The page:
Inflation in a key part of China's economy is red hot as commodity prices surge

A steelworker in Chongqing, China. Photo by China Photos / Getty Images

Chinese consumer price inflation moderated in December but upstream price pressures surged as a result of higher commodity prices.

According to China’s National Bureau of Statistics (NBS), consumer price inflation (CPI) rose by 0.2% in December, leaving the increase from a year earlier at 2.1%.

It was expected to increase by 2.3%, unchanged from the pace reported in November.

Much of the weakness was driven by a moderation in food price inflation.

It grew by 0.4% during the month, leaving the year-on-year increase at 2.4%. That was well below the 4% rate reported in November, and was the weakest annual increase seen since August.

The deceleration was driven by weaker vegetable prices with those for pork — a staple of the Chinese diet — increasing at an annual pace of 6.2%, up from 5.6% in November.

Despite the moderation in headline CPI, non-food inflation grew by 0.2% over the month, leaving the year-on-year rate at 2.0%.

That was higher than the 1.8% pace reported in November, and was the fastest increase seen since 2011.

On that front, excluding volatile food prices, inflationary pressures within the Chinese economy are building.

Adding to that view, upstream price pressures continued their stratospheric rise, surging on the back of continued strength in commodity prices.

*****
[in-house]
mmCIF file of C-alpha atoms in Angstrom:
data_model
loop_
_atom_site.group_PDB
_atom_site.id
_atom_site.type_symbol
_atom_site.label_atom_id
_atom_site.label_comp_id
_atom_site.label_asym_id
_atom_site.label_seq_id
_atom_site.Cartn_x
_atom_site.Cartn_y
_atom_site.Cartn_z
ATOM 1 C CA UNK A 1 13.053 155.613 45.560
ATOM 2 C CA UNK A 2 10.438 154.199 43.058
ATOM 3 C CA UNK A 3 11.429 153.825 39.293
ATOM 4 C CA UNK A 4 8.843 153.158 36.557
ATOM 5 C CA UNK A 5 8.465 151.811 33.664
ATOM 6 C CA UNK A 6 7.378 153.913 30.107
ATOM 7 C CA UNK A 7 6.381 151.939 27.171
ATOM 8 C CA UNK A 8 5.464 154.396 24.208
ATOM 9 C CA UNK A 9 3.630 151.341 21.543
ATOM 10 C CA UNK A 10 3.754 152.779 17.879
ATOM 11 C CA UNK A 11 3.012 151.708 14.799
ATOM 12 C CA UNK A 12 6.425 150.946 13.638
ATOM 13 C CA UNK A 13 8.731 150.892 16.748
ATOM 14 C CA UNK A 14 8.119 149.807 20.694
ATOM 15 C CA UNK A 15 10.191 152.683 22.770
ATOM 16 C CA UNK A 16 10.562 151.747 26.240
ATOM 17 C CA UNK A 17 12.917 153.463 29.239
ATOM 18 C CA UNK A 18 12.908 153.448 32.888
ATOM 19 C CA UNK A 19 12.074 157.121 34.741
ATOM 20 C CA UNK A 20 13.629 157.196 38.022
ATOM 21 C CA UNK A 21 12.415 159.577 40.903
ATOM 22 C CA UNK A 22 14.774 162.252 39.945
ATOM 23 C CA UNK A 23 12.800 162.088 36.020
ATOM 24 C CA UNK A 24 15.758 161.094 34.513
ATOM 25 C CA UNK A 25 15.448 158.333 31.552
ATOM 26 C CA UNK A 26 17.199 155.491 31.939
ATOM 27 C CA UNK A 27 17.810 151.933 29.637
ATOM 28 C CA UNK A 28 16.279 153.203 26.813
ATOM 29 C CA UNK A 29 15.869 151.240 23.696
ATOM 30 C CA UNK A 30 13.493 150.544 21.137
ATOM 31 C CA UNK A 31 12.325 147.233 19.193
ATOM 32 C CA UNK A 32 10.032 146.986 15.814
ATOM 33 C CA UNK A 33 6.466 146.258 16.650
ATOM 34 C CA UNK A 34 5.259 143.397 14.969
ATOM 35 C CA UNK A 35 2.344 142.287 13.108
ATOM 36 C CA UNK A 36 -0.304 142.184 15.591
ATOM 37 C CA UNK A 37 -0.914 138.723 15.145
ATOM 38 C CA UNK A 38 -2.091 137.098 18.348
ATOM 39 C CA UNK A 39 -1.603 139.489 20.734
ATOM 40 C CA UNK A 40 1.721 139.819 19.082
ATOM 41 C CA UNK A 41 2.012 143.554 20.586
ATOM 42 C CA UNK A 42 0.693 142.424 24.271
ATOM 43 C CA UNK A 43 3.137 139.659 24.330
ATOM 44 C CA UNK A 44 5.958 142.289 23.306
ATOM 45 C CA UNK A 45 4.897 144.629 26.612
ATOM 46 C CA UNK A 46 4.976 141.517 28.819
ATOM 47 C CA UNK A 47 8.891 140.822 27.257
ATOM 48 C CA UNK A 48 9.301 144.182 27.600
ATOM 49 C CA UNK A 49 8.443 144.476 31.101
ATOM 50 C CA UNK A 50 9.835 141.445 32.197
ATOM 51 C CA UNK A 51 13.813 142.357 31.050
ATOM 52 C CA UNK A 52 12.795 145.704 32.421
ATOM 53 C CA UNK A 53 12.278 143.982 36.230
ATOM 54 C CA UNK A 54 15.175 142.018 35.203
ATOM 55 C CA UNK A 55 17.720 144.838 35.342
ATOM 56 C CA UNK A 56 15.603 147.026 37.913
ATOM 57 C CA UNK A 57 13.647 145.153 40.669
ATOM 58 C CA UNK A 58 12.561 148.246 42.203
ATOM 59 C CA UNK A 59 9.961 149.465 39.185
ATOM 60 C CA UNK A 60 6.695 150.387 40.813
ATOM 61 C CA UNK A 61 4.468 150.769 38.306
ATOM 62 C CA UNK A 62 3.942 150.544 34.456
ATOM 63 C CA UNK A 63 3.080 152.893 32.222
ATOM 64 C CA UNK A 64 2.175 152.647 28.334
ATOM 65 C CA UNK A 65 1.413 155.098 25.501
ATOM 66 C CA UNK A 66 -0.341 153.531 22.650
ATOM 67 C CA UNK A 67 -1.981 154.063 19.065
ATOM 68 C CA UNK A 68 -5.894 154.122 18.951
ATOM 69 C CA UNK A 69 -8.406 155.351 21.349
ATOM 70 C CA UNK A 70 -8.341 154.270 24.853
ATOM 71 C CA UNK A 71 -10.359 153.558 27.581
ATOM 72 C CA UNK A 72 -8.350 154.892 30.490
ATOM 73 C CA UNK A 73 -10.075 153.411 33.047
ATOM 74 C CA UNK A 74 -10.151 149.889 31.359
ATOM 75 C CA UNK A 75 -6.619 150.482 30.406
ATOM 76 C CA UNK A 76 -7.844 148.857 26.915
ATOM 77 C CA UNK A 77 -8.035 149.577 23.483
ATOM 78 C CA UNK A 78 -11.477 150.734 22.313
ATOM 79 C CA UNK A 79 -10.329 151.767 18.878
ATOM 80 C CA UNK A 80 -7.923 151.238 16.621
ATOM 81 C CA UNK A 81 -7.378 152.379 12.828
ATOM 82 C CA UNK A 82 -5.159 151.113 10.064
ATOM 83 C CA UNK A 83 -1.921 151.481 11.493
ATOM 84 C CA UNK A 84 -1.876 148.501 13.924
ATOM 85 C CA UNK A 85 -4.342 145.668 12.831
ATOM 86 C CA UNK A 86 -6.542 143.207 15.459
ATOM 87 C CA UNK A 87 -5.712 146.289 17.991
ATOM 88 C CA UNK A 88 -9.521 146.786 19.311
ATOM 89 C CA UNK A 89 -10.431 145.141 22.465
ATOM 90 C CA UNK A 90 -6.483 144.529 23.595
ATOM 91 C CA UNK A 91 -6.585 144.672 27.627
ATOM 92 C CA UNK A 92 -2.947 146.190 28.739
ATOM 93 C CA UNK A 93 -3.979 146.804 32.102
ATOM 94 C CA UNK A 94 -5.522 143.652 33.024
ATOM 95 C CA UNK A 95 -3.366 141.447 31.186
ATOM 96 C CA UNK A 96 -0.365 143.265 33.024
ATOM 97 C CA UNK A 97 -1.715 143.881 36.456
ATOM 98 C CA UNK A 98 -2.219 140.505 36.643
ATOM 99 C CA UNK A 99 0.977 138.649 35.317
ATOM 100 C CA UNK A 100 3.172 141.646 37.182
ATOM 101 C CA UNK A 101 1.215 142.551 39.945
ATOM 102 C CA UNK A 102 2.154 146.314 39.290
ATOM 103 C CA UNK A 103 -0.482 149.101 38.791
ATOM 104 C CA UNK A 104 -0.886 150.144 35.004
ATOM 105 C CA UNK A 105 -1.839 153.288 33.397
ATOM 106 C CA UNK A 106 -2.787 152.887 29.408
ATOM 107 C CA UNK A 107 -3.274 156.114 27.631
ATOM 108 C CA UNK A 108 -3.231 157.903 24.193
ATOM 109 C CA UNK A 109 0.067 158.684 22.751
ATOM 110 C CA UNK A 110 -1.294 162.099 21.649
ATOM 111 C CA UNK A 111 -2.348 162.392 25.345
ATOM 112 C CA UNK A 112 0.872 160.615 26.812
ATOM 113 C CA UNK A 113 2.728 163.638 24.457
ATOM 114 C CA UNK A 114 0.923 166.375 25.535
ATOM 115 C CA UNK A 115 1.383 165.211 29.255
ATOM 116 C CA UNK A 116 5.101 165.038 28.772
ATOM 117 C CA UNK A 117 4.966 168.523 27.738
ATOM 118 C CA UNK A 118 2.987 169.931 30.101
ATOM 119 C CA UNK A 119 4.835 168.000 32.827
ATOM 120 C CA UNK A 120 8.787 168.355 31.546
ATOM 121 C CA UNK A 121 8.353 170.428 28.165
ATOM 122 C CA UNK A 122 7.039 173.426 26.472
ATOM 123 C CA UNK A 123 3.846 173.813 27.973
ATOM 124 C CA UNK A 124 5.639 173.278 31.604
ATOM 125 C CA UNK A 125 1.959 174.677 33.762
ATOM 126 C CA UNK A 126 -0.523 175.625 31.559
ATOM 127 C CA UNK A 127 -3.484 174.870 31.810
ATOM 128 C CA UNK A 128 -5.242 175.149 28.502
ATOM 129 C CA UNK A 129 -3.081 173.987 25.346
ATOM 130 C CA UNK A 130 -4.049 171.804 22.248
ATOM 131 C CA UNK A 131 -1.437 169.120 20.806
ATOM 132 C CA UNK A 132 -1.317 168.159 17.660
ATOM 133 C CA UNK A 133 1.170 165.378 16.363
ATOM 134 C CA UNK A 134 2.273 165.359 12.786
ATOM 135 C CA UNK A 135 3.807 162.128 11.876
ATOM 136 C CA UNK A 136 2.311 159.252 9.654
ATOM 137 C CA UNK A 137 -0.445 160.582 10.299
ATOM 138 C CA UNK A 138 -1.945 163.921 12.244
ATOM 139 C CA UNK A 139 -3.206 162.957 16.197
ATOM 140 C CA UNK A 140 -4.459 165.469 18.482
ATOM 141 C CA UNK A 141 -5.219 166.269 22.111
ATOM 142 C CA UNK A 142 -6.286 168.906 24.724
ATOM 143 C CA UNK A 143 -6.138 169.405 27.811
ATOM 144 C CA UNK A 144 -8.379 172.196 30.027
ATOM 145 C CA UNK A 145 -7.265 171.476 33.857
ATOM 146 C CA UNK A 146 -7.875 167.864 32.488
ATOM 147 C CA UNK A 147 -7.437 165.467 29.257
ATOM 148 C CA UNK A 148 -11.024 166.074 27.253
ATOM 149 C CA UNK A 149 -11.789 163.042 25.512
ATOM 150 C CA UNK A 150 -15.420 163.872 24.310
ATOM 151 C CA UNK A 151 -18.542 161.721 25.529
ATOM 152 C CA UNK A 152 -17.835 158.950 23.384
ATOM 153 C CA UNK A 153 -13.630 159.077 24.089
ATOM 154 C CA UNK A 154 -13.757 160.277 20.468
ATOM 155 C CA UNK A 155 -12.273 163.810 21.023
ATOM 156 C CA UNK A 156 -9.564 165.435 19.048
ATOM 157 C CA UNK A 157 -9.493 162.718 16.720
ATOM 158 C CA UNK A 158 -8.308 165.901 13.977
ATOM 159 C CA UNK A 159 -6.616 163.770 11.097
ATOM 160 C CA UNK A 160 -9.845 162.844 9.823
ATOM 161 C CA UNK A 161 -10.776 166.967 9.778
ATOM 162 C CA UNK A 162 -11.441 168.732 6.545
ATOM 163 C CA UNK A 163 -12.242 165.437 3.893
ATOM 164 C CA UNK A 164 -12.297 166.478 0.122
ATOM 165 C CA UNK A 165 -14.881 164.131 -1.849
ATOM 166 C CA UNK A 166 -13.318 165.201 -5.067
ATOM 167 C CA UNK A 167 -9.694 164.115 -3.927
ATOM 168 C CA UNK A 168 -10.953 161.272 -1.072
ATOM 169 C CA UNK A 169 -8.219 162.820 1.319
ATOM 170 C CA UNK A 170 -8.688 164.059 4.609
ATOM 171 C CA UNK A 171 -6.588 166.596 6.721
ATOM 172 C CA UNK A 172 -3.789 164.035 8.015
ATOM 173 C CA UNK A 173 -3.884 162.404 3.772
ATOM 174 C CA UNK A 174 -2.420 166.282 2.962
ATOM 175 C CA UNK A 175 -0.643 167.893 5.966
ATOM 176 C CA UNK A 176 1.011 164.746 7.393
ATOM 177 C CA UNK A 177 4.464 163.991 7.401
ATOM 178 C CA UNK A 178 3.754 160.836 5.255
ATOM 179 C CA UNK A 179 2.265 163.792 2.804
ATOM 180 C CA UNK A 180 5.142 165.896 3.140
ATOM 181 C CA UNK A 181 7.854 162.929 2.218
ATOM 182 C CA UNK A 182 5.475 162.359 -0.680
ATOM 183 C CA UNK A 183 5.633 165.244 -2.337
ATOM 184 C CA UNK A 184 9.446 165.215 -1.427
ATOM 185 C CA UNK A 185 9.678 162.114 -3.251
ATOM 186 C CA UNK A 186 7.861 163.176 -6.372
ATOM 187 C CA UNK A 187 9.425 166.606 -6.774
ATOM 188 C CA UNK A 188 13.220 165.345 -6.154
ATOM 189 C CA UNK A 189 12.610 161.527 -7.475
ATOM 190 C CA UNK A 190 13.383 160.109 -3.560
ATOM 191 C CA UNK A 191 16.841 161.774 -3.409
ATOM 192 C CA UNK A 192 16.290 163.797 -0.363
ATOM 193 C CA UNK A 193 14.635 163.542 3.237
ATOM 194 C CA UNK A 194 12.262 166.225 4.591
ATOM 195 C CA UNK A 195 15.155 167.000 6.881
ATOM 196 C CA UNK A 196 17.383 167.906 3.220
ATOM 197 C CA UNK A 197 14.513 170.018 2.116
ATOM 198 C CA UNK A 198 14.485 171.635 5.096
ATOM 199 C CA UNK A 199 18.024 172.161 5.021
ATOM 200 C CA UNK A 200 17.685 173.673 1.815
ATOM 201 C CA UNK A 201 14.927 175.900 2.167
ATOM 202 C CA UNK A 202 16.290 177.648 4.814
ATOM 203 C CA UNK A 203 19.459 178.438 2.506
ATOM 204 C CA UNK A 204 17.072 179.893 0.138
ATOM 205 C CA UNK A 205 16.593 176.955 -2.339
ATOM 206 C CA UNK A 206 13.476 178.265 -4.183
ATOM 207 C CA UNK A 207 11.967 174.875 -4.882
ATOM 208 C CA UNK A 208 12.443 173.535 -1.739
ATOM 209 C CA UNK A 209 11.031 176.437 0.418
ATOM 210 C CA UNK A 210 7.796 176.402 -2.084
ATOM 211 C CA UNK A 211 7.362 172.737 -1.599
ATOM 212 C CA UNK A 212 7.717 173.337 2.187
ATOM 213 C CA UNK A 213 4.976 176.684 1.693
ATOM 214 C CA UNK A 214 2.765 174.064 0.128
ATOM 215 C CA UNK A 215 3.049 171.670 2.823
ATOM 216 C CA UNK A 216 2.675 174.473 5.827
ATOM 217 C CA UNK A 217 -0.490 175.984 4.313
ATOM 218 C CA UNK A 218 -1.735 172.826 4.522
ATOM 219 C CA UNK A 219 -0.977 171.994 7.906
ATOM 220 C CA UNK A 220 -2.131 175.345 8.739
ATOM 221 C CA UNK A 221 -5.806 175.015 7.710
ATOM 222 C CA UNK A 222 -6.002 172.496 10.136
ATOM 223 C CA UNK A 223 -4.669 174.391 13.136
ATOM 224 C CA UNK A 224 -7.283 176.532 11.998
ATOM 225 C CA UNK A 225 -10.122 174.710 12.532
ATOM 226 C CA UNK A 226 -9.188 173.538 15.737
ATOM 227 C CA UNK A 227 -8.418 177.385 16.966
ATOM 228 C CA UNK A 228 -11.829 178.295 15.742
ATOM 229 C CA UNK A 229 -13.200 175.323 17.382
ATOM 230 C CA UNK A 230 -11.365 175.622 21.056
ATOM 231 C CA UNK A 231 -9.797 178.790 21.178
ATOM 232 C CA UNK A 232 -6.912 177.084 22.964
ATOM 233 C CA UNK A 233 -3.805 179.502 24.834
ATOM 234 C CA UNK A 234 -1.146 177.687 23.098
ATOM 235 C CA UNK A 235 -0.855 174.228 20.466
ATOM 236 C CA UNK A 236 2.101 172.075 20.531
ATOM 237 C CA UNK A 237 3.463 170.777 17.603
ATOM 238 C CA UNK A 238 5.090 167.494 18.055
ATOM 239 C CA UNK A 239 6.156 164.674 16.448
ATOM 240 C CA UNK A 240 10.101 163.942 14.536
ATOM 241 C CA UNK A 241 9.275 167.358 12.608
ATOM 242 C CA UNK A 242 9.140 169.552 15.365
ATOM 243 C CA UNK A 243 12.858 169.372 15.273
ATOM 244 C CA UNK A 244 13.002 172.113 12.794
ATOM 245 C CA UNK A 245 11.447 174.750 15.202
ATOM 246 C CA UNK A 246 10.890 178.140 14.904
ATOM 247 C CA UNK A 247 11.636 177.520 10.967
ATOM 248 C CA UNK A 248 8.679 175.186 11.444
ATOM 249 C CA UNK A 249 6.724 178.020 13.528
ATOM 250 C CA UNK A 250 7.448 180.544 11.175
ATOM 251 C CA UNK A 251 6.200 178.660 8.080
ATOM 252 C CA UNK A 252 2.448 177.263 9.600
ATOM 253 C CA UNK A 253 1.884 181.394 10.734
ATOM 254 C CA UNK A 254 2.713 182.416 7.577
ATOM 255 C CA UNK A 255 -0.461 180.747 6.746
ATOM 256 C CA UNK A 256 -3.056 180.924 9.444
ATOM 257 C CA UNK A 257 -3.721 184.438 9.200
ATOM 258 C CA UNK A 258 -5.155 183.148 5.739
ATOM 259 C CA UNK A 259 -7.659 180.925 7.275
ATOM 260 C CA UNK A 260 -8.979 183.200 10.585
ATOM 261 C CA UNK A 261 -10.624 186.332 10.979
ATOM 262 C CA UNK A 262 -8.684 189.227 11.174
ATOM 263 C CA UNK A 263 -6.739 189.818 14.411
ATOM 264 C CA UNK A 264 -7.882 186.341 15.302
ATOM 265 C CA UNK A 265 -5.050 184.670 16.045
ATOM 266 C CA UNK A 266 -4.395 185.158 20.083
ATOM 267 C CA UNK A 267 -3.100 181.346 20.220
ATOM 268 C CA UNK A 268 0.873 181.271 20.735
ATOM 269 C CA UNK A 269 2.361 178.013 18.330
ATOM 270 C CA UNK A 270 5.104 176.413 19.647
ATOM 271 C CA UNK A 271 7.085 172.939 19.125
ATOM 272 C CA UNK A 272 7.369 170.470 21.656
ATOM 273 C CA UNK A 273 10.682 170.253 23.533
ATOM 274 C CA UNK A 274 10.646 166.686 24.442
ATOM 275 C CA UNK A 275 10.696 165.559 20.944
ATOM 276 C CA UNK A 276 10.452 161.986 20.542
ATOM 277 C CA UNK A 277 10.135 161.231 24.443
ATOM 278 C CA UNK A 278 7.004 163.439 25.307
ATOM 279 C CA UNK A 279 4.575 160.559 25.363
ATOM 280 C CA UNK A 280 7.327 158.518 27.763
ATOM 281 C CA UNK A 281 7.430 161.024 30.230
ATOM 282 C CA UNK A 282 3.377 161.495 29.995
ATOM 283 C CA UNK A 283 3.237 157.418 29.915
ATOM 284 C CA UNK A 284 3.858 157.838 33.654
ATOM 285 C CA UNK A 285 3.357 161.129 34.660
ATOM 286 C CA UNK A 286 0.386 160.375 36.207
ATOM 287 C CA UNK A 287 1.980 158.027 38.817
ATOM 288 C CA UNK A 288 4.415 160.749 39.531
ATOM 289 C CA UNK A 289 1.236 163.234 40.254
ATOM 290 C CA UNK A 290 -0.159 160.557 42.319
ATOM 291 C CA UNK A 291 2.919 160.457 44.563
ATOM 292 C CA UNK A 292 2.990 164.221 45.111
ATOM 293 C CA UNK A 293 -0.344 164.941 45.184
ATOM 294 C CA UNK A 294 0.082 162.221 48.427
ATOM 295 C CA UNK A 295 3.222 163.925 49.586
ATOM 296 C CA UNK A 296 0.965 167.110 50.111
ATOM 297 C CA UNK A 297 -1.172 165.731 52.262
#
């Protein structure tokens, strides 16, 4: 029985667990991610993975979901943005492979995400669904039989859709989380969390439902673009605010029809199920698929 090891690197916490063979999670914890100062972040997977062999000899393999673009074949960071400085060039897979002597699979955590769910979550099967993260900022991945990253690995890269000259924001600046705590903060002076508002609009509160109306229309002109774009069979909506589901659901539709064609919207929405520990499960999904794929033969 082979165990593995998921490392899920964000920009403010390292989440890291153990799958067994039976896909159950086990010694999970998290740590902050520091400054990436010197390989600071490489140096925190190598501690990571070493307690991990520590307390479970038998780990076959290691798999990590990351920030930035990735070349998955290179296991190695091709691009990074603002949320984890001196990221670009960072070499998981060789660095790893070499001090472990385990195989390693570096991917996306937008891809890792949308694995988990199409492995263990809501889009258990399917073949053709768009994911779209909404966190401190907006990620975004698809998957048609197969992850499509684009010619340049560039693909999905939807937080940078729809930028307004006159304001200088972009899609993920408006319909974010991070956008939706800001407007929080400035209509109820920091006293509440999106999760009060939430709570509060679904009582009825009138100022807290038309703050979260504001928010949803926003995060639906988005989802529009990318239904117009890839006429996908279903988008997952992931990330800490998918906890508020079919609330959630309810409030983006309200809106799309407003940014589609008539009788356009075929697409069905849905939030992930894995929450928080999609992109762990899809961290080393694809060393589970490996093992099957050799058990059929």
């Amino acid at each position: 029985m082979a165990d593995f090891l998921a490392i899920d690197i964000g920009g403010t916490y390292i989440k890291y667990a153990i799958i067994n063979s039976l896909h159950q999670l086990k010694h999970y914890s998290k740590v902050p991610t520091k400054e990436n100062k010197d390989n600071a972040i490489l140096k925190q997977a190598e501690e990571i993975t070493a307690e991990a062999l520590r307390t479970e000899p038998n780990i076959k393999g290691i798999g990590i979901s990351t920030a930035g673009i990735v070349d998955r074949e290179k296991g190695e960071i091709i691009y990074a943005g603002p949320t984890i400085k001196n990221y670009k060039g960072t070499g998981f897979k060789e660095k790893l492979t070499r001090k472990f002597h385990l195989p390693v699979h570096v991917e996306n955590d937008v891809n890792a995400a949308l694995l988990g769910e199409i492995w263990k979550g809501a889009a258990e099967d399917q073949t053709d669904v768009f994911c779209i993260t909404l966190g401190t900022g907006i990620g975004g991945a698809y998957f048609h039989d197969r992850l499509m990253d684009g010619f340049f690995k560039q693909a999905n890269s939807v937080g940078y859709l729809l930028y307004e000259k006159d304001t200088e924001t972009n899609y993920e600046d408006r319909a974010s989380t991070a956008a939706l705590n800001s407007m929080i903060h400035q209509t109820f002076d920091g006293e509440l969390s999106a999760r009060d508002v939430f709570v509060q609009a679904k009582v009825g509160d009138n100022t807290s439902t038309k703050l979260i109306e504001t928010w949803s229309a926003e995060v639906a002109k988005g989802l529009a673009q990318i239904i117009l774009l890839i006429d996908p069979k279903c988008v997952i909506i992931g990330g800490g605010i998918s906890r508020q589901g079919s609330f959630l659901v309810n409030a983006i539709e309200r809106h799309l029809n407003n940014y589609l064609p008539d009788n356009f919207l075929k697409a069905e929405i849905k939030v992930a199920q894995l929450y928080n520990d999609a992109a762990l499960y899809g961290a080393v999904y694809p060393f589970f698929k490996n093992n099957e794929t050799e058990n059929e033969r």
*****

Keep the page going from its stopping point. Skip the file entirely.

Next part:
The NBS reported that producer price inflation (PPI) jumped by 5.5% from a year earlier, well above the 3.3% level of November and expectations for an increase of 4.5%.

Producer price inflation is a measure of the cost of inputs for China’s industrial sector.

It was the fastest annual increase seen since September 2011.

Much like then, producers’ prices have been supported recently by higher commodity prices, partially as a result of a rebound in Chinese residential and infrastructure investment.

A spokesperson from the NBS said that weakness in the Chinese yuan — down 6.5% against the US dollar in 2016 — also contributed to the acceleration in producer prices seen during the year.

Raw materials prices, along with mining costs, recorded the steepest annual gains of all categories, rising by 9.8% and 21.1% respectively.

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